by Thomas DiLorenzo
In his new book Nullification: Reclaiming Consent of the Governed, Clyde Wilson pinpoints the folly and futility of “presidential politics” – of hoping against hope that some Great Savior will somehow restore American liberty. Only those who are almost completely ignorant of American history could be fooled by such a farce. Unfortunately, that seems to include most Americans.
Early Americans were never so naïve as to believe that national politicians could preserve their freedom; that was their job. They are the ones who, acting through their state-level political societies, created and gave authority to the Constitution. The government was to act as their agent and was delegated by them only a few specific powers. Moreover, the government itself could never be the judge of its own powers, for that would lead to “nothing less than a government of unlimited power, a tyranny,” writes Wilson. Of course, that is what Americans have now lived under for generations with the “black-robed deities” of the “supreme” court announcing for all of us what freedoms we shall have.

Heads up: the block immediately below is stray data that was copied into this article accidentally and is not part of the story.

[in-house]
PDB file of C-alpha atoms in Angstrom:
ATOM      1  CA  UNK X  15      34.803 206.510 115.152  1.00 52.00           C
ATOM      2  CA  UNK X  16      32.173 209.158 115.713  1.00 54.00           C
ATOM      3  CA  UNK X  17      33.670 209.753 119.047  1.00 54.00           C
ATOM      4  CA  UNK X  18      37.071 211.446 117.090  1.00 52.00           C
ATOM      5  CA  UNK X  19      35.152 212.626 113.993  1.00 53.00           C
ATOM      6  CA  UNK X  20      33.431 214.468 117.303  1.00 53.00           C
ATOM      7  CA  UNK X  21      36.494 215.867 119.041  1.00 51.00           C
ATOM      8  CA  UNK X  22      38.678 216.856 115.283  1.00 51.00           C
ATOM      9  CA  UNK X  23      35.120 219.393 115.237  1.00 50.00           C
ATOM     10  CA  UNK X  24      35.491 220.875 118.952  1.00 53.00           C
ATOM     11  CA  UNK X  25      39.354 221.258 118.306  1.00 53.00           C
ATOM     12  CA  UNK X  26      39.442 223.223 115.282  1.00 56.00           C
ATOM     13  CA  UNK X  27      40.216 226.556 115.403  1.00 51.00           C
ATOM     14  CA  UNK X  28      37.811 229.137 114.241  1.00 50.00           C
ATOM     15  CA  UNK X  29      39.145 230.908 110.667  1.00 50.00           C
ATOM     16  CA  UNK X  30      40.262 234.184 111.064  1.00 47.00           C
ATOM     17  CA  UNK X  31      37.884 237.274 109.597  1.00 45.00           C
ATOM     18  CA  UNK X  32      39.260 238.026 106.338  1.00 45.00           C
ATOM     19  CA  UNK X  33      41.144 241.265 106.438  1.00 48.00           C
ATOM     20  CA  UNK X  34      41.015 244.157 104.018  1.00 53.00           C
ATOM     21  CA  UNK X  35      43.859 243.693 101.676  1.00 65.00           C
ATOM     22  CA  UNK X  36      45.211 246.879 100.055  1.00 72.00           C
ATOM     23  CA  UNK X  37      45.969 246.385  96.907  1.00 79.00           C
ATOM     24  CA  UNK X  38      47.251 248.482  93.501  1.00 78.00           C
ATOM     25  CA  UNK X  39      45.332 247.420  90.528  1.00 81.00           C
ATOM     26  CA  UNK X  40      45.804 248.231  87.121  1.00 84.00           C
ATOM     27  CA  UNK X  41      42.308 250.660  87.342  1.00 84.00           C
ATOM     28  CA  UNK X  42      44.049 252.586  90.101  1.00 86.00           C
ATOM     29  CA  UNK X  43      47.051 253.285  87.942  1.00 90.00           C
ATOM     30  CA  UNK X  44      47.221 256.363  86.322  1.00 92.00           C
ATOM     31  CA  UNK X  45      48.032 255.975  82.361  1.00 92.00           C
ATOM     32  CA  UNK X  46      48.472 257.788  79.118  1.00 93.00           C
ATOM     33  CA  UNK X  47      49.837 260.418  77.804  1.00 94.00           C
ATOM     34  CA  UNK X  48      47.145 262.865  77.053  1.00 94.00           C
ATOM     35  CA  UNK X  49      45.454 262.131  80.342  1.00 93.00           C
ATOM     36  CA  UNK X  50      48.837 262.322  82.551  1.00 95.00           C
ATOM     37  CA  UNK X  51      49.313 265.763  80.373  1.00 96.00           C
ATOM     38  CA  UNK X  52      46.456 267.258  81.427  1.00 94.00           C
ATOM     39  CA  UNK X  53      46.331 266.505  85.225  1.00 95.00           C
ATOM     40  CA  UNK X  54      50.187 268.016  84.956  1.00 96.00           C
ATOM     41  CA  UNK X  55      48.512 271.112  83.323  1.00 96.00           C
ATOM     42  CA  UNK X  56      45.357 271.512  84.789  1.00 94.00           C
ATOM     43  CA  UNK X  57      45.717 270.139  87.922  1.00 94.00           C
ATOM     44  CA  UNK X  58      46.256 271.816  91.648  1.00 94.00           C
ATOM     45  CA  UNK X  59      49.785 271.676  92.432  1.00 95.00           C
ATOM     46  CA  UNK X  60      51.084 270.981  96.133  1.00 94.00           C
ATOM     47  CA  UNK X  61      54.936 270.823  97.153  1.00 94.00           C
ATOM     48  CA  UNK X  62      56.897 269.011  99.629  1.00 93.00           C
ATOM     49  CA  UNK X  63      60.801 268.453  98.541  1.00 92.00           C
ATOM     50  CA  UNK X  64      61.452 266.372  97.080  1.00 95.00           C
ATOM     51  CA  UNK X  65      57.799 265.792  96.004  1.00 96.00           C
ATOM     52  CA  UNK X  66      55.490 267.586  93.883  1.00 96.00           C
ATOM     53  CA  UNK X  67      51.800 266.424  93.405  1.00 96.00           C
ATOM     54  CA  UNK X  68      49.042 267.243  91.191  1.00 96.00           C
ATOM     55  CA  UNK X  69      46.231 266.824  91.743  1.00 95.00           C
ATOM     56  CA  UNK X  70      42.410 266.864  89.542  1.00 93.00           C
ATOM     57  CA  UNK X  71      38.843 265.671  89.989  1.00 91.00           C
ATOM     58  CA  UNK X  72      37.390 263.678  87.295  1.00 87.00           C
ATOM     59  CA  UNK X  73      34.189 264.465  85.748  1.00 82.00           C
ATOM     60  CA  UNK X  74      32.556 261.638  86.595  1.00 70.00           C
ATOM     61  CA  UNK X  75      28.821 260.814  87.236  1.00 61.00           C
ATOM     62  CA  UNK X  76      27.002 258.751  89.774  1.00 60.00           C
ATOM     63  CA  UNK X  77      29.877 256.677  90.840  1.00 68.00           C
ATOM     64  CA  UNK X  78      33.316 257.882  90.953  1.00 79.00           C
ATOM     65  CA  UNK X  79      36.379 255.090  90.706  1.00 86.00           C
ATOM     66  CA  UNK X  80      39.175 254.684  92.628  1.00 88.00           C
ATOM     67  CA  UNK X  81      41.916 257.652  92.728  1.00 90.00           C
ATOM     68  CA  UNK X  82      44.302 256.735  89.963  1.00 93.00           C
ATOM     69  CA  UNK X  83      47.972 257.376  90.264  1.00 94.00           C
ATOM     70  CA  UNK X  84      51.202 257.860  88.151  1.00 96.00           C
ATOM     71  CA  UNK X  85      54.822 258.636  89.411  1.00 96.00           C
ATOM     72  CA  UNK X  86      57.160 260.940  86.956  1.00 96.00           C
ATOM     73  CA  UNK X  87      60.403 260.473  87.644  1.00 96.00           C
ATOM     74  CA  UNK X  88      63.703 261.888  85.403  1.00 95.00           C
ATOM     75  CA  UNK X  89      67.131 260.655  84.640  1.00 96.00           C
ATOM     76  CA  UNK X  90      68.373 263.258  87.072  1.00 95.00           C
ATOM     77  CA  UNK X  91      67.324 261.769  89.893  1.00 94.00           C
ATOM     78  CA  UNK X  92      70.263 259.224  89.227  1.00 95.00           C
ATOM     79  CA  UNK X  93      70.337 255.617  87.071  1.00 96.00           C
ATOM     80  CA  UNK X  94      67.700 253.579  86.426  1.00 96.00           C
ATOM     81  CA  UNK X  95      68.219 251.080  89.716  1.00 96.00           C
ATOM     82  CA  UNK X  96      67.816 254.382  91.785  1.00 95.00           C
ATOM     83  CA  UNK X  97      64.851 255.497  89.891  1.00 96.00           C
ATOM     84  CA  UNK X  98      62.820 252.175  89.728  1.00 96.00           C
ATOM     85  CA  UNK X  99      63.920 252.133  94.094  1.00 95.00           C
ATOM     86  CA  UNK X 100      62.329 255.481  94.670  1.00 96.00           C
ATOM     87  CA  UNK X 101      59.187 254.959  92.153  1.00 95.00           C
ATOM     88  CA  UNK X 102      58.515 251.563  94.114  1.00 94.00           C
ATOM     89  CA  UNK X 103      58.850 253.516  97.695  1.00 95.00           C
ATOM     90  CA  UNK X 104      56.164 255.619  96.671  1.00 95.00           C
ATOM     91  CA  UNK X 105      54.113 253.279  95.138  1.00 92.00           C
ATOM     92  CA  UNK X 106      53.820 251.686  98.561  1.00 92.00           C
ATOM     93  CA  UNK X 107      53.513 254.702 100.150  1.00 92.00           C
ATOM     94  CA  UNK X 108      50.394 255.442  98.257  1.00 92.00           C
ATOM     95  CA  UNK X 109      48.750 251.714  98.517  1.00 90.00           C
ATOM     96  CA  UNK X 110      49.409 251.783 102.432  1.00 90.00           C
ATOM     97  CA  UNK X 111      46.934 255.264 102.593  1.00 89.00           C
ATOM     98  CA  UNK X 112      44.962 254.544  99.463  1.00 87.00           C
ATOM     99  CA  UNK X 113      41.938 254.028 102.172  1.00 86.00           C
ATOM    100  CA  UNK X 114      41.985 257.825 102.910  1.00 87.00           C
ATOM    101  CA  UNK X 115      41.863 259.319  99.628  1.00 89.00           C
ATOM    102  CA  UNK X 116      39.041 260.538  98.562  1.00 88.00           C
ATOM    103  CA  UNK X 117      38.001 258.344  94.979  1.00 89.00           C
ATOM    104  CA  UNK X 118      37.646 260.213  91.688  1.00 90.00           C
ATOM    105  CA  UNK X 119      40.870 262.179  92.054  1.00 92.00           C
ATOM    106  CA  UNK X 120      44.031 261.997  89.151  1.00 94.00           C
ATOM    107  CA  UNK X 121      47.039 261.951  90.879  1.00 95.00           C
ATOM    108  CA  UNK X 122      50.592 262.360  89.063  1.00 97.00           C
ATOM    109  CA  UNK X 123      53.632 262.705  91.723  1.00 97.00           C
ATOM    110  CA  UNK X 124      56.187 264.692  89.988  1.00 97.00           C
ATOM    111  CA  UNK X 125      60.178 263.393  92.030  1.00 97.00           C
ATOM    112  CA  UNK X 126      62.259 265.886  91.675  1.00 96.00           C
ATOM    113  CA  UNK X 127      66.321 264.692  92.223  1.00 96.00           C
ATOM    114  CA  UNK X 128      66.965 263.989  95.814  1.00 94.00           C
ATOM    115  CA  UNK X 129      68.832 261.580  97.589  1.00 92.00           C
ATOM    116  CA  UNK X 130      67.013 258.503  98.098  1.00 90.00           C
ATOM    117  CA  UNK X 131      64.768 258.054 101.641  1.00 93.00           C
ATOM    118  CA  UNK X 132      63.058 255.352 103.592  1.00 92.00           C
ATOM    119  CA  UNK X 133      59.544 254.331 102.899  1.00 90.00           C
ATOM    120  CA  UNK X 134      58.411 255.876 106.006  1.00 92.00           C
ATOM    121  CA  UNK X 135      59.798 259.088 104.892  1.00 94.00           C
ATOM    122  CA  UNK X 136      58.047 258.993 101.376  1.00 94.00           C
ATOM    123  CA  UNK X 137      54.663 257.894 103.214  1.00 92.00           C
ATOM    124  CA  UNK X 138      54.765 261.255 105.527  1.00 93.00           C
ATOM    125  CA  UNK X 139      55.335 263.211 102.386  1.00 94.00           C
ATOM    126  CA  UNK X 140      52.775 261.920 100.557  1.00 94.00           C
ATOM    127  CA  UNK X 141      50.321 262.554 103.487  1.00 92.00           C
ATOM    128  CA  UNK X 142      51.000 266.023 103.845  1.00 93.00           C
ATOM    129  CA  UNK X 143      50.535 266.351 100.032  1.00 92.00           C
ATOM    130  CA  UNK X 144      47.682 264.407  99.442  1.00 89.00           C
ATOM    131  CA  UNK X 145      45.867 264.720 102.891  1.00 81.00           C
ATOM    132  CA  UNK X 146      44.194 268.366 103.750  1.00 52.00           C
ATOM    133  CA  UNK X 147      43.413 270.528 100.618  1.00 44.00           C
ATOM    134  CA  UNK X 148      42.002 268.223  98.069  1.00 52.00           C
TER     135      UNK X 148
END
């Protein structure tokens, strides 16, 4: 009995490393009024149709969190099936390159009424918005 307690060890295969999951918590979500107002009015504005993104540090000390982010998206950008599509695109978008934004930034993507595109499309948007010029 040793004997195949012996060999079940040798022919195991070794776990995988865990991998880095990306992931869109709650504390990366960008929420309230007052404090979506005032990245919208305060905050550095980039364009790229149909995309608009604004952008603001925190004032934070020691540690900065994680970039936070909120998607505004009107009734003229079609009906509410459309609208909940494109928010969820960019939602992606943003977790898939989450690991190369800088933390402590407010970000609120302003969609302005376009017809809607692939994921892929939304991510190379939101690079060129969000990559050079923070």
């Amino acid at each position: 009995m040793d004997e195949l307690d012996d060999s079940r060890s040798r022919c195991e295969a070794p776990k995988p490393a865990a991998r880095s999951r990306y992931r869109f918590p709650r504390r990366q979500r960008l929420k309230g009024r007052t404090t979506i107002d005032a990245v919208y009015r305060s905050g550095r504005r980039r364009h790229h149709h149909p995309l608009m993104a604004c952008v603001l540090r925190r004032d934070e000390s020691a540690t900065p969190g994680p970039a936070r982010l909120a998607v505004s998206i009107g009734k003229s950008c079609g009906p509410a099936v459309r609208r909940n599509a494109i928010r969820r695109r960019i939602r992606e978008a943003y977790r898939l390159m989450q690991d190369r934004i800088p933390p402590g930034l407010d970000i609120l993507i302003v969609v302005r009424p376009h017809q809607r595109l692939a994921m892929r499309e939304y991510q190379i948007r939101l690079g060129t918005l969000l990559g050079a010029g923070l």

A monopoly or “national” government was always understood to be the greatest threat to liberty by such American statesmen as Thomas Jefferson, author of the Kentucky Resolution of 1798 that enunciated the concept of nullification. (He was invited to author the Resolution by friends in the Kentucky legislature). It was a response to the first totalitarian power grab by the New England, leftist establishment led by John Adams who enforced the Sedition Act, an abominable law that outlawed free political speech in America. “Resolved, That the several States composing the United States of America, are not united on the principle of unlimited submission to their General Government,” Jefferson wrote in the Resolve. “[A]nd that whensoever the General Government assumes undelegated powers, its acts are unauthoritative, void, and of no force.” Kentucky would not allow the enforcement of the unconstitutional Sedition Act within its borders. James Madison authored the Virginia Resolution of 1798 that said the same thing. If “consent of the governed” were to have any real meaning, that consent would have to be enforced through such political vehicles as nullification and secession.